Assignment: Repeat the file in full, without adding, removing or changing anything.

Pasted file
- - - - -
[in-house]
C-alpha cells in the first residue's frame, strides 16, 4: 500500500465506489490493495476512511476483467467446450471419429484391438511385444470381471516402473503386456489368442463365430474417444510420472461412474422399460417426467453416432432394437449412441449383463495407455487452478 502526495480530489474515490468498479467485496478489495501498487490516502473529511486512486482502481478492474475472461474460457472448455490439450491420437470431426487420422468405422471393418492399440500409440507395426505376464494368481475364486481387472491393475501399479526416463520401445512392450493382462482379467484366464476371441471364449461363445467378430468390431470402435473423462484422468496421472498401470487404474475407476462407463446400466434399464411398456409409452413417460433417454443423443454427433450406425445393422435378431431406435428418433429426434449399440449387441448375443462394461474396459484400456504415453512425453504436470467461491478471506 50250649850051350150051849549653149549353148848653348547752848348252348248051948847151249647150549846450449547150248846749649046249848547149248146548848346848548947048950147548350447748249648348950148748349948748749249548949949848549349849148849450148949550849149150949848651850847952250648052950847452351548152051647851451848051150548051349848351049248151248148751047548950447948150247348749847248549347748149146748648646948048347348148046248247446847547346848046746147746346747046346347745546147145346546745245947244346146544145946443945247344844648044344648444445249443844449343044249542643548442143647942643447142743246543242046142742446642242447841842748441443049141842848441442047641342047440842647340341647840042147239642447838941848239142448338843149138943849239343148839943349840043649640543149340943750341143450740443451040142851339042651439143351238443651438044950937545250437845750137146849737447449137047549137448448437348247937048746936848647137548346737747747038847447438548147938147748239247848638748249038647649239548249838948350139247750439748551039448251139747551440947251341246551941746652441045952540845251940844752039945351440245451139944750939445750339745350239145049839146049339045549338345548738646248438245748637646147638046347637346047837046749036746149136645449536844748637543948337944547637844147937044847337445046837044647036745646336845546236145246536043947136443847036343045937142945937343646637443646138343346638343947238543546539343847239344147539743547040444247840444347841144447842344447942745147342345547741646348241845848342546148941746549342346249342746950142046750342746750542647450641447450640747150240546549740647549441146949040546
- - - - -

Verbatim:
[in-house]
C-alpha cells in the first residue's frame, strides 16, 4: 500500500465506489490493495476512511476483467467446450471419429484391438511385444470381471516402473503386456489368442463365430474417444510420472461412474422399460417426467453416432432394437449412441449383463495407455487452478 502526495480530489474515490468498479467485496478489495501498487490516502473529511486512486482502481478492474475472461474460457472448455490439450491420437470431426487420422468405422471393418492399440500409440507395426505376464494368481475364486481387472491393475501399479526416463520401445512392450493382462482379467484366464476371441471364449461363445467378430468390431470402435473423462484422468496421472498401470487404474475407476462407463446400466434399464411398456409409452413417460433417454443423443454427433450406425445393422435378431431406435428418433429426434449399440449387441448375443462394461474396459484400456504415453512425453504436470467461491478471506 50250649850051350150051849549653149549353148848653348547752848348252348248051948847151249647150549846450449547150248846749649046249848547149248146548848346848548947048950147548350447748249648348950148748349948748749249548949949848549349849148849450148949550849149150949848651850847952250648052950847452351548152051647851451848051150548051349848351049248151248148751047548950447948150247348749847248549347748149146748648646948048347348148046248247446847547346848046746147746346747046346347745546147145346546745245947244346146544145946443945247344844648044344648444445249443844449343044249542643548442143647942643447142743246543242046142742446642242447841842748441443049141842848441442047641342047440842647340341647840042147239642447838941848239142448338843149138943849239343148839943349840043649640543149340943750341143450740443451040142851339042651439143351238443651438044950937545250437845750137146849737447449137047549137448448437348247937048746936848647137548346737747747038847447438548147938147748239247848638748249038647649239548249838948350139247750439748551039448251139747551440947251341246551941746652441045952540845251940844752039945351440245451139944750939445750339745350239145049839146049339045549338345548738646248438245748637646147638046347637346047837046749036746149136645449536844748637543948337944547637844147937044847337445046837044647036745646336845546236145246536043947136443847036343045937142945937343646637443646138343346638343947238543546539343847239344147539743547040444247840444347841144447842344447942745147342345547741646348241845848342546148941746549342346249342746950142046750342746750542647450641447450640747150240546549740647549441146949040546